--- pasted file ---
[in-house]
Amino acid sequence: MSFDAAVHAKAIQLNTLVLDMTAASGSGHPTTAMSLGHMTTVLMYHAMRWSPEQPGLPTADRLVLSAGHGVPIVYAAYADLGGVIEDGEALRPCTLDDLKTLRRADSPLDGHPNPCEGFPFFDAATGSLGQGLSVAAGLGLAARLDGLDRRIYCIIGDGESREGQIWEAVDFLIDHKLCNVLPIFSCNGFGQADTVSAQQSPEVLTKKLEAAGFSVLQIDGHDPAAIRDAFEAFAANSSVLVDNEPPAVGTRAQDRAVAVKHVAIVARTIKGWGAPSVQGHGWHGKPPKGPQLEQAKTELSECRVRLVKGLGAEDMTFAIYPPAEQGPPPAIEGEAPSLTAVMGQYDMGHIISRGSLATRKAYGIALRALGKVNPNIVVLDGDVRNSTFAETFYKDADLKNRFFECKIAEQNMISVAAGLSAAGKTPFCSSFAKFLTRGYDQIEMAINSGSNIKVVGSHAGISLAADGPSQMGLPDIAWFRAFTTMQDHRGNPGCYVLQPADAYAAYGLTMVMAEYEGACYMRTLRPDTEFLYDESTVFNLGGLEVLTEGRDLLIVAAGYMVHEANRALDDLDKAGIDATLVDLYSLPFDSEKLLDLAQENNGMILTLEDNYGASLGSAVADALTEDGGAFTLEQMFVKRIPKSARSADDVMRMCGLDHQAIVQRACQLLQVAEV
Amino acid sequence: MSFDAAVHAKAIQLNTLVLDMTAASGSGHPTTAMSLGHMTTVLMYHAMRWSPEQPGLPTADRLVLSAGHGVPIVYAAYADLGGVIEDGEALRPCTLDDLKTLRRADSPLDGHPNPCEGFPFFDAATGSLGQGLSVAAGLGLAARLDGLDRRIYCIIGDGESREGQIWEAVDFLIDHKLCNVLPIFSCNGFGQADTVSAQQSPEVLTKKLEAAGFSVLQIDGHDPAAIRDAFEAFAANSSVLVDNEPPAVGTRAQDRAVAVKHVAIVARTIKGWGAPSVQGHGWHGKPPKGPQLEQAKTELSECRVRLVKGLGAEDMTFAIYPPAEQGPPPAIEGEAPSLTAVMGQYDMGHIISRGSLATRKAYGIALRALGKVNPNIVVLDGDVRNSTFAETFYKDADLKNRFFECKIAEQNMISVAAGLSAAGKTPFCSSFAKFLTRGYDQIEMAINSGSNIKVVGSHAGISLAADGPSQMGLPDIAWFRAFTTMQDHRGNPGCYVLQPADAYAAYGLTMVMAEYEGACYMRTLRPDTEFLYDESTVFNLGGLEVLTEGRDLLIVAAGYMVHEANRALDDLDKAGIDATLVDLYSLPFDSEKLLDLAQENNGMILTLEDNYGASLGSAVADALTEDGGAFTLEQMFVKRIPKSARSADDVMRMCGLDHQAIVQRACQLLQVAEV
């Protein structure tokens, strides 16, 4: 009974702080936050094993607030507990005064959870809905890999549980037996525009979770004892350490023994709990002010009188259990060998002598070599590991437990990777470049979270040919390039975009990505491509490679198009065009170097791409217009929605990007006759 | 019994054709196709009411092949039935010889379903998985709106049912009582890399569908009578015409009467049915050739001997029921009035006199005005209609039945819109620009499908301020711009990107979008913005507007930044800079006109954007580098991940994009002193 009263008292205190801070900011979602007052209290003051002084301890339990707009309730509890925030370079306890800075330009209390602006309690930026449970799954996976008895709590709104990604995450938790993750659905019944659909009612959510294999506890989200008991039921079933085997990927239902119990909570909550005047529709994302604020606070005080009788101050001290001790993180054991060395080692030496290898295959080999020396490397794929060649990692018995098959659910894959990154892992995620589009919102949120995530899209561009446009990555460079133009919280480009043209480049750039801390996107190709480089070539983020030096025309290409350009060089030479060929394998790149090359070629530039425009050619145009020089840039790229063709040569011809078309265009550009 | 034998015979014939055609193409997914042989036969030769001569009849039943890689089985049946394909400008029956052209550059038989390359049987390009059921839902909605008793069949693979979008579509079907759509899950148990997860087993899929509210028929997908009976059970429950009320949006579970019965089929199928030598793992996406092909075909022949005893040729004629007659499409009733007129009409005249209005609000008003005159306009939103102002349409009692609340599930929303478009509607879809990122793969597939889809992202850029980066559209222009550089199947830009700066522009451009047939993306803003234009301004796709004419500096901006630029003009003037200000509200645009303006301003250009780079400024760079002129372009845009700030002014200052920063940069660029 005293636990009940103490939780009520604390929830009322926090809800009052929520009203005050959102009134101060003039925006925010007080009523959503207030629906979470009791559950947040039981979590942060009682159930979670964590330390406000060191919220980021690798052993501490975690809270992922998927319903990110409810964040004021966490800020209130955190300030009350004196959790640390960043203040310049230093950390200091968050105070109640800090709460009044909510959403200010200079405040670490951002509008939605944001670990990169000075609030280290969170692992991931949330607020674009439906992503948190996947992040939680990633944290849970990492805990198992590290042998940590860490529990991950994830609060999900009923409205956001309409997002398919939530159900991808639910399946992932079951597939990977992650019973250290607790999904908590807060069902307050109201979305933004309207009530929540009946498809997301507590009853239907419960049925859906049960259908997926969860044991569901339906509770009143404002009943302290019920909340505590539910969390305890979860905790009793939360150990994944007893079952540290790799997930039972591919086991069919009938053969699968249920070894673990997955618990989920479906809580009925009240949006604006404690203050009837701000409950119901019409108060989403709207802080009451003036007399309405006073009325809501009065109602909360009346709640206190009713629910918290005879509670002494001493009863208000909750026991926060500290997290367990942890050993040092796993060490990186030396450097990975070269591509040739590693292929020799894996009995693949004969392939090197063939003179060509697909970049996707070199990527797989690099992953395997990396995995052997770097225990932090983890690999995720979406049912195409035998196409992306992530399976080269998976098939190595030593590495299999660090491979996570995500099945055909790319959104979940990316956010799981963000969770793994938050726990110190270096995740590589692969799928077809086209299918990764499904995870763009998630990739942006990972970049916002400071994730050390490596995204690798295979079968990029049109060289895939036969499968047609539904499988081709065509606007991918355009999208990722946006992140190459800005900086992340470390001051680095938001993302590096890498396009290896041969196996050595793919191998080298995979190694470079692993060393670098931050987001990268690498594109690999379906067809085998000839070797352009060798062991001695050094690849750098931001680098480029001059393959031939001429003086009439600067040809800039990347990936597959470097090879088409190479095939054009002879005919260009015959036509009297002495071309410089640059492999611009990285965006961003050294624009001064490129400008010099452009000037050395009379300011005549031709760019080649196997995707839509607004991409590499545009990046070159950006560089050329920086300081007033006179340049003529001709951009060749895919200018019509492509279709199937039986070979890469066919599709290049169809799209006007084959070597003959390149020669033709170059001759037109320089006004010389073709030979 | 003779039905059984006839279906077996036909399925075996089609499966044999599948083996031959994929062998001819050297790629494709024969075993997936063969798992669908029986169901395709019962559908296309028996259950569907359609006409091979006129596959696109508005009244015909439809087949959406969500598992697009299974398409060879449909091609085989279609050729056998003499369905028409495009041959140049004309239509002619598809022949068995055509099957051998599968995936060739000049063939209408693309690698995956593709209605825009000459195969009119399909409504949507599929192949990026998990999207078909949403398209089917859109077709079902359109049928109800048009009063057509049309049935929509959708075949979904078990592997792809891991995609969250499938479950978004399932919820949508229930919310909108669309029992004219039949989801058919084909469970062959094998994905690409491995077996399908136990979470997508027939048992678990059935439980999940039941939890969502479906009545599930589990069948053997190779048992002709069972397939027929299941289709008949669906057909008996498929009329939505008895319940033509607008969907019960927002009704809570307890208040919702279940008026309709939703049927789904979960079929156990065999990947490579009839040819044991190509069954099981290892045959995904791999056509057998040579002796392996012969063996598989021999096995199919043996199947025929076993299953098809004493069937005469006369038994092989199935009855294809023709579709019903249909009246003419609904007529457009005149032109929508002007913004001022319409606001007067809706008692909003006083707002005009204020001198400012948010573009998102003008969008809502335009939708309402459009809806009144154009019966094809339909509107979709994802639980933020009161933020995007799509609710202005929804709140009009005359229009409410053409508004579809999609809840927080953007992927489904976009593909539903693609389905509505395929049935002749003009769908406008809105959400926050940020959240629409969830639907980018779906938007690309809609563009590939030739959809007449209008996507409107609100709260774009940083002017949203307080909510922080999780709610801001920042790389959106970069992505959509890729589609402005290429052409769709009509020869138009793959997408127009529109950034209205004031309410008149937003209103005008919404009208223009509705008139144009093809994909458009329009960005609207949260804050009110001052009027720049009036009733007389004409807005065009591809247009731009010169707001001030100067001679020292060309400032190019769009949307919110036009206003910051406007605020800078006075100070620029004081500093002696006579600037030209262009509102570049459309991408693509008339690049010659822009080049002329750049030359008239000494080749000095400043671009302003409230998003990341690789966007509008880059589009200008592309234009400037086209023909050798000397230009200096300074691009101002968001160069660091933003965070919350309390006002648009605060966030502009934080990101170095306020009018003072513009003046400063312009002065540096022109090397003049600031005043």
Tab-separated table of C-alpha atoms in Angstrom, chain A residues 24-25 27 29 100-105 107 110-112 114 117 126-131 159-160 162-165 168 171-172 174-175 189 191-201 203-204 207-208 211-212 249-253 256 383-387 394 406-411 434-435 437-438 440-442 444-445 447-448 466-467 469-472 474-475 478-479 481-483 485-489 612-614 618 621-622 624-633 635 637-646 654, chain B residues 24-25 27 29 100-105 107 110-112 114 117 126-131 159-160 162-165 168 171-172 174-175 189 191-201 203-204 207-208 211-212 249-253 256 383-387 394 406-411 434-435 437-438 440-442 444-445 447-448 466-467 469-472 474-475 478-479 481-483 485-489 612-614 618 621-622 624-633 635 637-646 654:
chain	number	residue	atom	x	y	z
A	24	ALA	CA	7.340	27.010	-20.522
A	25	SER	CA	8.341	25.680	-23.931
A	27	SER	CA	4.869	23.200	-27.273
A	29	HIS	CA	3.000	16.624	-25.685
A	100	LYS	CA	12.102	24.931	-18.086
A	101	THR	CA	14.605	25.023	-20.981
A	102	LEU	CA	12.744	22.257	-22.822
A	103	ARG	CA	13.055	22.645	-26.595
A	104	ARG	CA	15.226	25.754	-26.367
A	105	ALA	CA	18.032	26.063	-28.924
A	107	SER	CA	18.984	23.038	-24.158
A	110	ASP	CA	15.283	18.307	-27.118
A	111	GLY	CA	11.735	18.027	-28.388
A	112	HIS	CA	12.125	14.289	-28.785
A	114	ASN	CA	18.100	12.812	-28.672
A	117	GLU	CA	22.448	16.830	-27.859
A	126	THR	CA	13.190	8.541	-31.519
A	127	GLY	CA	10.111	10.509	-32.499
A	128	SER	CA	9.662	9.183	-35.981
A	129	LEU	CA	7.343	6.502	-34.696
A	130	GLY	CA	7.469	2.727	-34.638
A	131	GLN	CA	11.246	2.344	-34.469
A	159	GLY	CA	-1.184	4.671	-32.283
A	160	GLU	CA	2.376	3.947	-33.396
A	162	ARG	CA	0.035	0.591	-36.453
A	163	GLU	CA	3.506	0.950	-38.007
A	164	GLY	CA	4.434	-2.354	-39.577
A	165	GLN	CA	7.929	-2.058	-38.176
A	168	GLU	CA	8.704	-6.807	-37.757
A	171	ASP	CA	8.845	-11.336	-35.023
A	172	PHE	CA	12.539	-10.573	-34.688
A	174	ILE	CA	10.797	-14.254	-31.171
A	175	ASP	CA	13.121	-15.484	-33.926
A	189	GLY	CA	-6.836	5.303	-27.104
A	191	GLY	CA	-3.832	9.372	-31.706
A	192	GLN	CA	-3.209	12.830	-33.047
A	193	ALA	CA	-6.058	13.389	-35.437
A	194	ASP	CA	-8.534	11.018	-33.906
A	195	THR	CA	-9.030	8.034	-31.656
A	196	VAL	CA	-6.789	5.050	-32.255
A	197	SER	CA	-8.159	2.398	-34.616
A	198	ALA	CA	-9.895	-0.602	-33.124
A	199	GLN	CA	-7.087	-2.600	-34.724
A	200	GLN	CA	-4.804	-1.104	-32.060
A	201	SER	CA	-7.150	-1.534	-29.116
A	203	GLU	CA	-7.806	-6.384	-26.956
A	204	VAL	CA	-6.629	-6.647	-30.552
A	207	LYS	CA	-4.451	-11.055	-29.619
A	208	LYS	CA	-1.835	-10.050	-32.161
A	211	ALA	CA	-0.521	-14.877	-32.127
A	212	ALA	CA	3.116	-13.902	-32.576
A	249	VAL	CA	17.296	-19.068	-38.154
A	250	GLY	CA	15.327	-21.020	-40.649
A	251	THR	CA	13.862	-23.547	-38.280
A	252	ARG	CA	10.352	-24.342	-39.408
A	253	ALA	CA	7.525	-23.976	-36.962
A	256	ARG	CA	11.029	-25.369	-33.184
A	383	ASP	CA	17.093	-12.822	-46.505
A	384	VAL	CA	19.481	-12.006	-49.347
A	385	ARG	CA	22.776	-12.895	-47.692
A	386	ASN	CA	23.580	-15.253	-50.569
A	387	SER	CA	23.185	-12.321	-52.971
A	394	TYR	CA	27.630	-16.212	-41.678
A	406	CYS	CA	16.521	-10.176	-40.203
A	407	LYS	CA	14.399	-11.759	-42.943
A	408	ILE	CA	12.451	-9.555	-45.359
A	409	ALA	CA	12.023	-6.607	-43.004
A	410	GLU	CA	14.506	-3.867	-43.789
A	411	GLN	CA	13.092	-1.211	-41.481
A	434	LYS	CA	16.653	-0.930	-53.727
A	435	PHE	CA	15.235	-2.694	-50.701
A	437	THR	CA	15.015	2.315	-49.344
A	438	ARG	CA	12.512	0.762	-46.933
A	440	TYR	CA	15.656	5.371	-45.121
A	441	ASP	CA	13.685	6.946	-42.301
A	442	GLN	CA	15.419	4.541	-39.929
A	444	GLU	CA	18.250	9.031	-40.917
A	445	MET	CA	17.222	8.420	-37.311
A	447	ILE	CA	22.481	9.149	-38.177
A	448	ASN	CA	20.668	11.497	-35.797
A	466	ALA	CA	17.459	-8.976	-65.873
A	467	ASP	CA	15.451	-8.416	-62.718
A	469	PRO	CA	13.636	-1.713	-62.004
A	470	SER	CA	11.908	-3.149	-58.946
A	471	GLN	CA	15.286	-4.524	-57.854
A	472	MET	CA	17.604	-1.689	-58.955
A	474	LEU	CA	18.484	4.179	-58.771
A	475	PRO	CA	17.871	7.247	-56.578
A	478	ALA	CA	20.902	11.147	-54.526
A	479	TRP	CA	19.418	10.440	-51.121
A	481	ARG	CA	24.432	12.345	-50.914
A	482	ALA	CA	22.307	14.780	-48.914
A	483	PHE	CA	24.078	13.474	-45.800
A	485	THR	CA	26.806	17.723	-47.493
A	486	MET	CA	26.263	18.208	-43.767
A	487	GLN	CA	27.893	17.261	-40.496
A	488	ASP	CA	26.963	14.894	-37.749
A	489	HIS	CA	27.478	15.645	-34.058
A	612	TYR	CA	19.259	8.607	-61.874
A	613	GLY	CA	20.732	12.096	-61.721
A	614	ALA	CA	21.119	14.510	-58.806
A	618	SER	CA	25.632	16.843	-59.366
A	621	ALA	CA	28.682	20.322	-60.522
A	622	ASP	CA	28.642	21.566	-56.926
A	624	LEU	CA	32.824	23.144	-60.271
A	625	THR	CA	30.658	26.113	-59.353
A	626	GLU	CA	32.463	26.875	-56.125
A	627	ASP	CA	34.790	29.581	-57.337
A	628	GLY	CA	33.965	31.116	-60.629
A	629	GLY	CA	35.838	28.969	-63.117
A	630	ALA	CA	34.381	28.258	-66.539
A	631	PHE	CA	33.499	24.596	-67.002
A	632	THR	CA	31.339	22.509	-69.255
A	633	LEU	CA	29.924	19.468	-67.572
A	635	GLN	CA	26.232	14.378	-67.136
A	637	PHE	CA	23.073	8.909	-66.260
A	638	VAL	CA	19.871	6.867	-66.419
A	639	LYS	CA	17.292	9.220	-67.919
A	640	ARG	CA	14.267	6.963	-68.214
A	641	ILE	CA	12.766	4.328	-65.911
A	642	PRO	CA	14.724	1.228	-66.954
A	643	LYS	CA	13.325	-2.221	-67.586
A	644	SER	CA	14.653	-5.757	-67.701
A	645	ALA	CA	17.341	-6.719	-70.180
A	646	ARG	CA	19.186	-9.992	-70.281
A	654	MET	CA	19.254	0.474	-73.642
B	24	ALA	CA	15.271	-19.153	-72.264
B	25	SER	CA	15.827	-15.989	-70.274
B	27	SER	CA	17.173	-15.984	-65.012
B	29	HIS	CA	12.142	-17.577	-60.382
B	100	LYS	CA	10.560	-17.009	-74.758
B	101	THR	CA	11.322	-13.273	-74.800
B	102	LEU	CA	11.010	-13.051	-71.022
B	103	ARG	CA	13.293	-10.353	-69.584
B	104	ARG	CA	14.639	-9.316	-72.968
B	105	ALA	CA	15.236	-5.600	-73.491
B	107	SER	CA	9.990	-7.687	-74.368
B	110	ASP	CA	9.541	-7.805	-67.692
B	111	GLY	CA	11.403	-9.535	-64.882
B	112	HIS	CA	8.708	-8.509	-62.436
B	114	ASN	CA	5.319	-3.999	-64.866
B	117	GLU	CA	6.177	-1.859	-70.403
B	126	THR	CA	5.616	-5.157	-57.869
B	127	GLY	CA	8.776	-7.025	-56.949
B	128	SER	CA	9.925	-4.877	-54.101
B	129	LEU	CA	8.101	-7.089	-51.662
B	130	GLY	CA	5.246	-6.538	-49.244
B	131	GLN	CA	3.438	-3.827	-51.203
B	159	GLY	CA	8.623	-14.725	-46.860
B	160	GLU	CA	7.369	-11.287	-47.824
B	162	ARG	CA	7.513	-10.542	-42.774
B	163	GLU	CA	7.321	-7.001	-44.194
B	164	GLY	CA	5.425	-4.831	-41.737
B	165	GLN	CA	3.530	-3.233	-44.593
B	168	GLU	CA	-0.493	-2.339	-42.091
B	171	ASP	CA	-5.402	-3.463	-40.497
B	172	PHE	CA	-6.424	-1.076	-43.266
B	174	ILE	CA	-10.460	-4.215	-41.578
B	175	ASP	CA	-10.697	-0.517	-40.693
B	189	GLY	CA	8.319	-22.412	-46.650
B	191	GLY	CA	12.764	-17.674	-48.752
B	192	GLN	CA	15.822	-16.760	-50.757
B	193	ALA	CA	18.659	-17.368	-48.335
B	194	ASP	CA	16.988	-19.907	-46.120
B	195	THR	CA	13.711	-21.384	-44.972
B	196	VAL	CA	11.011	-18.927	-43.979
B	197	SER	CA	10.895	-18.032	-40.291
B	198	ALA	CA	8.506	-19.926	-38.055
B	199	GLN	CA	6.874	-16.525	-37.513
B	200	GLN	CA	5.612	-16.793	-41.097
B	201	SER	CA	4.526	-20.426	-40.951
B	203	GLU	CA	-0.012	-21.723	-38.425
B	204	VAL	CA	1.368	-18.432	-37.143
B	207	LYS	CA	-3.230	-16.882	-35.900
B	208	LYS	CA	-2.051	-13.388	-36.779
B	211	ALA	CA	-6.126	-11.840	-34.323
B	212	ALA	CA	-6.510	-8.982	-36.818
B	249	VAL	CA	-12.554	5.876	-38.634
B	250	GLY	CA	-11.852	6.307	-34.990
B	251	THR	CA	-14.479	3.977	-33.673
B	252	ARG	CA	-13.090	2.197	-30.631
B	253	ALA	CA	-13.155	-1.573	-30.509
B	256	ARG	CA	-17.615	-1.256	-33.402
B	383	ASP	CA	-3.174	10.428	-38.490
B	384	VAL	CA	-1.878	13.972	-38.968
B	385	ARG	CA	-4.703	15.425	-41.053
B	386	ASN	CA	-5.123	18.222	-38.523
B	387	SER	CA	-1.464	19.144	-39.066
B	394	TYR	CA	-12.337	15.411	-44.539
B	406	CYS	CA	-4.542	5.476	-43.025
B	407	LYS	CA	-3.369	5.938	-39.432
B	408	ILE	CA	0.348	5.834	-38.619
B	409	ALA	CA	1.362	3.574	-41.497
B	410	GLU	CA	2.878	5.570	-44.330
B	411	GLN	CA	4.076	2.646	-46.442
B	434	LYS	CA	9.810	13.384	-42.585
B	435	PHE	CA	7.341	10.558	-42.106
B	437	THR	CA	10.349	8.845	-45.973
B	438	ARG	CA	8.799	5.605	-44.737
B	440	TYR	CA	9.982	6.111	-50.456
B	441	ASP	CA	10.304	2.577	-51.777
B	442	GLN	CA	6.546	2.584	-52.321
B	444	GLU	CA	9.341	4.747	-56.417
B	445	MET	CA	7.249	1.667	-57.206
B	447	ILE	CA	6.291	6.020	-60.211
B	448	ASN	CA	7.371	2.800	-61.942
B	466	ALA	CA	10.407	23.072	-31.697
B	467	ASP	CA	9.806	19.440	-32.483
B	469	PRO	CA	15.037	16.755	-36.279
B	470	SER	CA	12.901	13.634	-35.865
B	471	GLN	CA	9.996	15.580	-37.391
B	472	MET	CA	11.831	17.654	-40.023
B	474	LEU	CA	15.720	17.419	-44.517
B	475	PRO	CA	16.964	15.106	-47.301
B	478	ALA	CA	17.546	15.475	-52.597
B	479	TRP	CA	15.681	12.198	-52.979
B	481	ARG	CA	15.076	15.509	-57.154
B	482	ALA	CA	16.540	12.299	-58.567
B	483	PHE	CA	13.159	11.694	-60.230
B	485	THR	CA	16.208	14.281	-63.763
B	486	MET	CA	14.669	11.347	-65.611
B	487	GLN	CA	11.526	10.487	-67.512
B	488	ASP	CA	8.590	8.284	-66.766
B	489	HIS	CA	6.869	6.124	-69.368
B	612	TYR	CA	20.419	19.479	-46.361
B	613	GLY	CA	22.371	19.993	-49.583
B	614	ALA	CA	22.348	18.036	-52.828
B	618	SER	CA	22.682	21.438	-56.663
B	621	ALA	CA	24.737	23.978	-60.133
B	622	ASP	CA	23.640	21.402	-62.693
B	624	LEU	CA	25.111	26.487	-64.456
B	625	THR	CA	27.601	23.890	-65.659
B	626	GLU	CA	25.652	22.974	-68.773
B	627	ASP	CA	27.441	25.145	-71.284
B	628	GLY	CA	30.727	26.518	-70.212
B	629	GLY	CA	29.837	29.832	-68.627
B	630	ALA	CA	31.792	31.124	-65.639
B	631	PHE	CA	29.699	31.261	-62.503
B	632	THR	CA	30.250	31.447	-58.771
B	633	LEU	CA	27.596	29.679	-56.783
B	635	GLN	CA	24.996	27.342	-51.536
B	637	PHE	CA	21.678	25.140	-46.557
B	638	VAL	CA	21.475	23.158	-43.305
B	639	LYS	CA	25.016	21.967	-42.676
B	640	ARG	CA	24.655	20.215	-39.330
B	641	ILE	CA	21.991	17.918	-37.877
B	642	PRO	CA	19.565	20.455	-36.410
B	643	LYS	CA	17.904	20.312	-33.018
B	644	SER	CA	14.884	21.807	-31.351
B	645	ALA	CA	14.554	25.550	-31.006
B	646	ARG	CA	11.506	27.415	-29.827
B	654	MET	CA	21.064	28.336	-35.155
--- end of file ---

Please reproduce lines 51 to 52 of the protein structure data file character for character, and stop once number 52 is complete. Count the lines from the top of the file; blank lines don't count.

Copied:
A	201	SER	CA	-7.150	-1.534	-29.116
A	203	GLU	CA	-7.806	-6.384	-26.956